Bismuth possesses the unusual quality of expanding in cooling. It is, therefore, introduced in many alloys to reduce or check shrinkage in the mold.

For delicate castings, and for taking impressions from dies, medals, etc., various bismuth alloys are in use, whose composition corresponds to the following figures:

I II III IV

Bismuth............ 6 5 2 8

Tin................ 3 2 1 3

Lead............... 13 3 1 5

V

Clich Metal.—This alloy is composed of tin, 48 parts; lead, 32.5; bismuth, 9; and antimony, 10.5. It is especially well adapted to dabbing rollers for printing cotton goods, and as it possesses a considerable degree of hardness, it wears well.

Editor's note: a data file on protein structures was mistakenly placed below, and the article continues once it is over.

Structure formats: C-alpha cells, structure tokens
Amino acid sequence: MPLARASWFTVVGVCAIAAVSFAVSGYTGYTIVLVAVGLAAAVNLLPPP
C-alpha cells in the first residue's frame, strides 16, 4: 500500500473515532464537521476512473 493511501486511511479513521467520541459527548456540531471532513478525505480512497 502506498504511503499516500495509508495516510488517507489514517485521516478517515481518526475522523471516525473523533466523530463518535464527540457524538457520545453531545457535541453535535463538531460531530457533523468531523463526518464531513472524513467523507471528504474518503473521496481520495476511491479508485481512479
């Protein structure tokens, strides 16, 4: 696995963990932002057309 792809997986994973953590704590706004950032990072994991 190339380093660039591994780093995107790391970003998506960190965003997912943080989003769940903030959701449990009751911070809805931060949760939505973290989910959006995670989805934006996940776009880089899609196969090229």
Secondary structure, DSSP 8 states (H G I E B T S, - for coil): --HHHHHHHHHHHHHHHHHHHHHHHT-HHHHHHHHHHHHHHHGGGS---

VI

For filling out defective places in metallic castings, an alloy of bismuth 1 part, antimony 3, lead 8, can be advantageously used.

VII

For Cementing Glass.—Most of the cements in ordinary use are dissolved, or at least softened, by petroleum. An alloy of lead 3 parts, tin 2, bismuth 2.5, melting at 212° F., is not affected by petroleum, and is therefore very useful for cementing lamps made of metal and glass combined.